Tech Business

Tech sector driving growth in Waterloo

The Region of Waterloo is now looking to redevelop brownfields and increase transit
Tuesday, April 1, 2014
By Leah Wong

Waterloo-based BlackBerry announced in March that it had reached a deal to sell the majority of its real estate holdings.

Though it will continue to call Waterloo home, the mobile communications company is selling more than 4 million square feet of office space and vacant lands. The majority of the property is spread throughout the Region of Waterloo, with additional properties in Ottawa and Mississauga also up for sale.

Despite BlackBerry’s struggles, the development industry still has high hopes for real estate growth in Waterloo. As a result of overall growth in the tech sector, expansion of post-secondary universities and plans for new rapid transit networks, the region is thriving.

The fourth largest community in Ontario and the 10th largest in Canada, the Region of Waterloo’s population was approximately 530,000 as of 2011, and is expected to grow by about 200,000 new residents over the next 20 years.

“This is not a one-horse town and the reality of the tech sector here is that we have 30,000 employees in 800 companies,” Peter Whatmore, senior vice-president and executive director of CBRE Limited’s Southwestern Ontario division said in CBRE’s 2014 Market Outlook report. “In this mature market, I see opportunity ahead not anything that could be described as bleak.”

In December, the University of Waterloo acquired land and five buildings from BlackBerry for $41 million. The university will occupy three of the office buildings, while BlackBerry will lease back the remaining two for up to five years. The communications company also plans to lease back some of the space included in its March transaction, though a buyer has not yet been announced.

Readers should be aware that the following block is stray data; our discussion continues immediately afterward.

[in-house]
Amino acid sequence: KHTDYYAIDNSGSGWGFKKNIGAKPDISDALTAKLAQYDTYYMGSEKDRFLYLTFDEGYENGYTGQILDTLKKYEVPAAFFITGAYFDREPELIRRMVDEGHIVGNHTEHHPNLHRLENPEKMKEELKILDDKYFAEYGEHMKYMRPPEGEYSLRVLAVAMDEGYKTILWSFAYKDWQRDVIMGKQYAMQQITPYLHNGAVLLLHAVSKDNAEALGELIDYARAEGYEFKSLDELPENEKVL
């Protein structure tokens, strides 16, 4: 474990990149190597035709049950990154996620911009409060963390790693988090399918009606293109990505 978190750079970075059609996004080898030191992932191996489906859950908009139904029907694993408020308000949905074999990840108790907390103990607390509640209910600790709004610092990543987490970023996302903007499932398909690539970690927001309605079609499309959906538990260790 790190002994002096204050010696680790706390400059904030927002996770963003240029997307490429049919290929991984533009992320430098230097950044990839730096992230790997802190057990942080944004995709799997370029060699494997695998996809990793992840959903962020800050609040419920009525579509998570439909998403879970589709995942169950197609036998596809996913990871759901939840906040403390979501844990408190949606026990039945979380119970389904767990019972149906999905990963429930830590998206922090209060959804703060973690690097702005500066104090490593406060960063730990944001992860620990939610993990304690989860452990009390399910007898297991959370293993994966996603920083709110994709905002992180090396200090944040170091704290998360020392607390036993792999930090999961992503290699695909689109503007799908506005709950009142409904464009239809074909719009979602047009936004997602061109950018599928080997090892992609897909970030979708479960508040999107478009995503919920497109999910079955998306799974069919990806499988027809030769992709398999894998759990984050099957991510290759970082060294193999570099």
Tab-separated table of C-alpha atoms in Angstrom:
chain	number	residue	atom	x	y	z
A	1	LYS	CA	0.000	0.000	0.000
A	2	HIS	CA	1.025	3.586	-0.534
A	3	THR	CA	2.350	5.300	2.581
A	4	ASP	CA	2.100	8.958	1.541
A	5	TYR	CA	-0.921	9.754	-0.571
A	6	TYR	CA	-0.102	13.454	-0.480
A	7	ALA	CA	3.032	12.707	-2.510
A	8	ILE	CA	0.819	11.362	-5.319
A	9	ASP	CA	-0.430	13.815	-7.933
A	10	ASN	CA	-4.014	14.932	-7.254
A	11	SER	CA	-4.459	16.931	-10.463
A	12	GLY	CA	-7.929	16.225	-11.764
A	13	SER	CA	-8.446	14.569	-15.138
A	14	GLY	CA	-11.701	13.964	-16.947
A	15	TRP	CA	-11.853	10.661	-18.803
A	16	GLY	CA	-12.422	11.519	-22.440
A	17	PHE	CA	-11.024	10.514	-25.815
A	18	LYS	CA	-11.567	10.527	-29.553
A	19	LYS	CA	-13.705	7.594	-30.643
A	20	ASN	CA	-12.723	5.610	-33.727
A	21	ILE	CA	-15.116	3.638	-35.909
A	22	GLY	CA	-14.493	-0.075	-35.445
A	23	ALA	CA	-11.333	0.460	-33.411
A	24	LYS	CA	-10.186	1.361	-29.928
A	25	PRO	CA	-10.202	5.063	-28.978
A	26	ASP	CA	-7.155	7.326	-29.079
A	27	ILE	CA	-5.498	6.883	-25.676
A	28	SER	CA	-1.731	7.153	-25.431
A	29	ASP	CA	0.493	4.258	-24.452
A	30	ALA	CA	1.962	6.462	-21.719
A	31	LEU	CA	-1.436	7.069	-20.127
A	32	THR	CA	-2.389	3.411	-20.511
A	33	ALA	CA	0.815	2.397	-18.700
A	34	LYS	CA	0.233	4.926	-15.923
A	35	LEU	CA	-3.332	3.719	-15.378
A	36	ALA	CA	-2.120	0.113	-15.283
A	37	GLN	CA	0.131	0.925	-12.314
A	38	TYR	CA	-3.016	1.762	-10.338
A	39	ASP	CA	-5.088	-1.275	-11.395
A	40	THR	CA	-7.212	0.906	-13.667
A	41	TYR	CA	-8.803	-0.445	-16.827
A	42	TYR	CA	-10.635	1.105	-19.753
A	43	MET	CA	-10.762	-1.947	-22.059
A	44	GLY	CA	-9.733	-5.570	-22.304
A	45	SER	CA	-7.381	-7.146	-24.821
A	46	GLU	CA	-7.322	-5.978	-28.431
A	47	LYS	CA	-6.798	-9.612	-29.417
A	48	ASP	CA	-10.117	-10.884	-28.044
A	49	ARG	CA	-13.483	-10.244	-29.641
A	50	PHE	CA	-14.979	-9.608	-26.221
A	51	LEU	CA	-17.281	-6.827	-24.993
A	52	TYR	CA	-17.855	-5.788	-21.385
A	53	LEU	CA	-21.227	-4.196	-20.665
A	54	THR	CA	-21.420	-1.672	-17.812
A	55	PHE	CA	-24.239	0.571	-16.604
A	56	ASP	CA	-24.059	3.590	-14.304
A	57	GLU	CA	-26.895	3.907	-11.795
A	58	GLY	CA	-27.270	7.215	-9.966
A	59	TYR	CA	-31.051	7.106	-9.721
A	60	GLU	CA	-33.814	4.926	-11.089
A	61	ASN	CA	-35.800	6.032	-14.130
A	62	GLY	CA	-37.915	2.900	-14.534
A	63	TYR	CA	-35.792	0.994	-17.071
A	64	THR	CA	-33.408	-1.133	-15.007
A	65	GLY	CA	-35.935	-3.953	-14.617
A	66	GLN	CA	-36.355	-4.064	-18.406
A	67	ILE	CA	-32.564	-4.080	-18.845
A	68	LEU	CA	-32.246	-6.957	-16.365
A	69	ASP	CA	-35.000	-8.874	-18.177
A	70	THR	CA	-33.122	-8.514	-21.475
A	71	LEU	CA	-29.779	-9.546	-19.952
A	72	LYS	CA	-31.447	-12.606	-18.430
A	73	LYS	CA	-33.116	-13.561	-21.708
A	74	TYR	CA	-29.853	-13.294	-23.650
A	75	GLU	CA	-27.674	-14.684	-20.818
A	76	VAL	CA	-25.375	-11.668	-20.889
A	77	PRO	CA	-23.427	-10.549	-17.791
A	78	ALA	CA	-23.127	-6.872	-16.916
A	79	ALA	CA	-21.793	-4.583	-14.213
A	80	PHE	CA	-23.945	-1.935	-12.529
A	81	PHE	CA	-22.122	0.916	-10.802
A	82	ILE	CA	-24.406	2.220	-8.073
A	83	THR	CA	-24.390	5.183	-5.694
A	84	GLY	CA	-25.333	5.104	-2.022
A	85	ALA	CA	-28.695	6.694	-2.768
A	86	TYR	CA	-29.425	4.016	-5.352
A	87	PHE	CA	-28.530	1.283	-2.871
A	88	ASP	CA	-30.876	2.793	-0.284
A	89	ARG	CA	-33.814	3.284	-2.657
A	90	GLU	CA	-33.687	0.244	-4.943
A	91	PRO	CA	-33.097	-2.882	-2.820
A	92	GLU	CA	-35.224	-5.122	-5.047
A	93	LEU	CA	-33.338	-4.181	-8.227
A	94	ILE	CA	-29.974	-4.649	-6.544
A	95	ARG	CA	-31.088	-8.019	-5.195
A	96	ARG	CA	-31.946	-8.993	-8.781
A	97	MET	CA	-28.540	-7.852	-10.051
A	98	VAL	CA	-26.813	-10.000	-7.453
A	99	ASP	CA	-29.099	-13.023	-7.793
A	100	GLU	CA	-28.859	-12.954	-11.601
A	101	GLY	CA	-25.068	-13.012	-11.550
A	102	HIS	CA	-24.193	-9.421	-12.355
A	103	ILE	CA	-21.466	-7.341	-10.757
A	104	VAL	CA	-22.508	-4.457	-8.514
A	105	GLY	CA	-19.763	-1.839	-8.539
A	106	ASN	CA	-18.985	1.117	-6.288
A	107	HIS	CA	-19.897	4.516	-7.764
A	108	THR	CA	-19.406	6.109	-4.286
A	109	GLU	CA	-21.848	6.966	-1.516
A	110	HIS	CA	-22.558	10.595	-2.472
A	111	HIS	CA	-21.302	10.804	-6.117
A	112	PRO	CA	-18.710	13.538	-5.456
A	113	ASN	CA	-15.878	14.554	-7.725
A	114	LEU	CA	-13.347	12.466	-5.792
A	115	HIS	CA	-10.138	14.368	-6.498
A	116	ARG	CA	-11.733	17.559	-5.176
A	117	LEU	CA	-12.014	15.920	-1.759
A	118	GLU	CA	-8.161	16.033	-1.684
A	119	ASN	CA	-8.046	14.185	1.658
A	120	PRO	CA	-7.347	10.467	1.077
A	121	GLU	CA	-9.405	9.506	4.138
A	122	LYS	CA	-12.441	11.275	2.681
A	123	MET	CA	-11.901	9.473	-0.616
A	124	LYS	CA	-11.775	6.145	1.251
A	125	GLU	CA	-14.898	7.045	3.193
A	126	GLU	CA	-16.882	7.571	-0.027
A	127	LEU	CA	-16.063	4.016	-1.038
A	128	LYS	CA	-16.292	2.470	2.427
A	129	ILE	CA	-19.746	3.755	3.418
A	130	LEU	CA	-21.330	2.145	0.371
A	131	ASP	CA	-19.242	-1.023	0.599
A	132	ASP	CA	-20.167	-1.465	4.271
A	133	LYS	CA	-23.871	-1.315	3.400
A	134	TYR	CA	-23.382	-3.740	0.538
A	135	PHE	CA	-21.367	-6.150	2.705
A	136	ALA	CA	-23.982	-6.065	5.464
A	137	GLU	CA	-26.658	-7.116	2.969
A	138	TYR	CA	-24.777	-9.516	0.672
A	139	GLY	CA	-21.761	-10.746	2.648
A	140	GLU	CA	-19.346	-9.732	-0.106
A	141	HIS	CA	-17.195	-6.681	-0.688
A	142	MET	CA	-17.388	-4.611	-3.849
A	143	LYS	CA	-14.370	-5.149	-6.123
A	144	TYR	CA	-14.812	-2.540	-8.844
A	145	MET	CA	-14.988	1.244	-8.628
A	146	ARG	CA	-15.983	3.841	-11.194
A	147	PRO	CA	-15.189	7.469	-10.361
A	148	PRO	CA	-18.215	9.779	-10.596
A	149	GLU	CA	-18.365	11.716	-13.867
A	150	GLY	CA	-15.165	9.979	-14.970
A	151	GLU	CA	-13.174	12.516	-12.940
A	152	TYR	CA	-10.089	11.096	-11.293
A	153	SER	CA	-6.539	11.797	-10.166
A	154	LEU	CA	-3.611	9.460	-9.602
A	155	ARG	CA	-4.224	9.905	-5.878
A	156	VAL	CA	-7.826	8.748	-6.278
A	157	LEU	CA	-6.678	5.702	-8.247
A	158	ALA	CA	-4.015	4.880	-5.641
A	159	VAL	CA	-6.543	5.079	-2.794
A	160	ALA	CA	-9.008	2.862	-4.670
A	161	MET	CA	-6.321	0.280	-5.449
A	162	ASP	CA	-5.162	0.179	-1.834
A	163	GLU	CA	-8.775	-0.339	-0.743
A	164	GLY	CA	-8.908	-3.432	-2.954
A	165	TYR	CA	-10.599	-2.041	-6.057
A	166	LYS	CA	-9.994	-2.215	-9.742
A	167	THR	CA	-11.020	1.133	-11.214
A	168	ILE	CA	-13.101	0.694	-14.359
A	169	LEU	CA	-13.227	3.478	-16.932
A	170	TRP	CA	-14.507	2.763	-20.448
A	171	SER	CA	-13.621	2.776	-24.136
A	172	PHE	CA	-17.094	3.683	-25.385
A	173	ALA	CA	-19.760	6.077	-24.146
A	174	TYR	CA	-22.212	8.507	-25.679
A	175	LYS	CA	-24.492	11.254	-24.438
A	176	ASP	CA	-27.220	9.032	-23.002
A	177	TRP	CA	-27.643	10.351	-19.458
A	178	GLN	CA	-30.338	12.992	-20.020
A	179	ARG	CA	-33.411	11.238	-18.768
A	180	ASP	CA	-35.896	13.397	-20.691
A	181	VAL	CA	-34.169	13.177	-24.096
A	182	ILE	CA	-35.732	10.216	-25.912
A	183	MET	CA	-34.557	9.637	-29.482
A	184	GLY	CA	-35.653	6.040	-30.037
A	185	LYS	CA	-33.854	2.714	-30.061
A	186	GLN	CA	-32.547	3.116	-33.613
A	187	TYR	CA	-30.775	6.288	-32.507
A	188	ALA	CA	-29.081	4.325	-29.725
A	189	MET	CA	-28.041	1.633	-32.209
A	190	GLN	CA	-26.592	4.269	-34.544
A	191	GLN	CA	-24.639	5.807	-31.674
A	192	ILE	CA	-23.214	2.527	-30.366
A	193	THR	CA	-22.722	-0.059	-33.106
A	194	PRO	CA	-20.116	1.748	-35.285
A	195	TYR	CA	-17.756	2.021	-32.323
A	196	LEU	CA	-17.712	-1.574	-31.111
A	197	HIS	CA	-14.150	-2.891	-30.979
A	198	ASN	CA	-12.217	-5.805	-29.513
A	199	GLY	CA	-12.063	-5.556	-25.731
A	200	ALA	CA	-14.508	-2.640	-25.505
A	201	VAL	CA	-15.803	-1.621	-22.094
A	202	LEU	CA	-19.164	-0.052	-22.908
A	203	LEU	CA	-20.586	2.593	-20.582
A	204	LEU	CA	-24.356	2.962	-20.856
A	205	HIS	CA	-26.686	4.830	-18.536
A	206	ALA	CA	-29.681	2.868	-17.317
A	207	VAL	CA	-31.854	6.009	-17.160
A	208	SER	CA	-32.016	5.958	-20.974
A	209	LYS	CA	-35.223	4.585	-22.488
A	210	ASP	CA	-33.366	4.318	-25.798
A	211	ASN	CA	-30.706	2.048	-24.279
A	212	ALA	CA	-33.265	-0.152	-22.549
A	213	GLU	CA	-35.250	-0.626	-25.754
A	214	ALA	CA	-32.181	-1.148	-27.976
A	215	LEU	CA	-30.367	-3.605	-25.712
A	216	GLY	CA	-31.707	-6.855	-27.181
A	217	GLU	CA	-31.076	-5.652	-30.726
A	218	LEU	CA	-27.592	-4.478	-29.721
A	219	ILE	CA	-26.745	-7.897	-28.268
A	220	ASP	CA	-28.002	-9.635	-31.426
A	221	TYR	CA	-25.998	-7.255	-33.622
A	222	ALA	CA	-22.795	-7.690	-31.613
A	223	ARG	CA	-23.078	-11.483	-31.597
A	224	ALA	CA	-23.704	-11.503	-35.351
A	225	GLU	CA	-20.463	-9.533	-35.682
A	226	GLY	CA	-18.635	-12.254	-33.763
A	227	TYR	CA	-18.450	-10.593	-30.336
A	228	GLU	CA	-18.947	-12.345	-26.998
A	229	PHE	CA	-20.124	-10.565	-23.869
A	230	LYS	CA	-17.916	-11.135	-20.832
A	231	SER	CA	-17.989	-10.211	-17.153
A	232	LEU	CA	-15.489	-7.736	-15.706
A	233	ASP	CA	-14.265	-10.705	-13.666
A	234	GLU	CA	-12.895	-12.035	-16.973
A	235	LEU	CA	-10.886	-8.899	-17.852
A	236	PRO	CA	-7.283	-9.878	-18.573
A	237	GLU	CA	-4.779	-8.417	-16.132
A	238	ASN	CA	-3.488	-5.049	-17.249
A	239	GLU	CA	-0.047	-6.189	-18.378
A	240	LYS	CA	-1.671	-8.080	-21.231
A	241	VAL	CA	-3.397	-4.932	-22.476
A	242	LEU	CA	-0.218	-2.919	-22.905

CBRE Limited reported that despite the return of office space to the market by BlackBerry, there was a healthy demand for office space in the region throughout 2013. The office transaction volume was 346,935 square feet in 2013, up from 150,000 square feet in 2012. Despite BlackBerry’s sale, the overall vacancy rate only rose 0.9 per cent in 2013.

The Region of Waterloo is focused on urban development, and is looking at ways to accommodate the population increase without creating greater congestion or environmental issues.

Progress is already under way. Rob Horne, commissioner of planning, housing and community services for the Region of Waterloo, told attendees of the Canadian Urban Institute’s Growth Plan talk this past March that the region has risen the challenge of growth management by creating transportation links between subdivisions and promoting good density in already built-up areas.

A Region of Waterloo report on Ion, the new regional rapid transit system, says that in 2003, only 15 per cent of development was occurring in existing built-up areas. By 2011, it was up to 50 per cent. Ion will connect the region’s cities — Waterloo, Kitchener and Cambridge — through a combination of separated light rail transit and adapted bus rapid transit.

The region is funding roads as well as transit, Horne said, noting that since much of the region is car dependent, making investments in both is crucial for its continued growth.

Another way that the Region of Waterloo is adding increased density is by encouraging development on brownfield sites, which has room for growth due to the area’s history as a manufacturing centre. The region has implemented incentives such as development charge exemptions and environmental site assessment grants for these lands.

There is already development underway on some brownfield sites, such as the Breithaupt Block, formerly home to an auto-parts manufacturer and now the site of Google’s newest offices in the Region of Waterloo.

Continued investment in transportation infrastructure and incentives for developers will continue to make the region an attractive place for residents to live and employers to invest.

Leah Wong is the online editor of Canadian Property Management.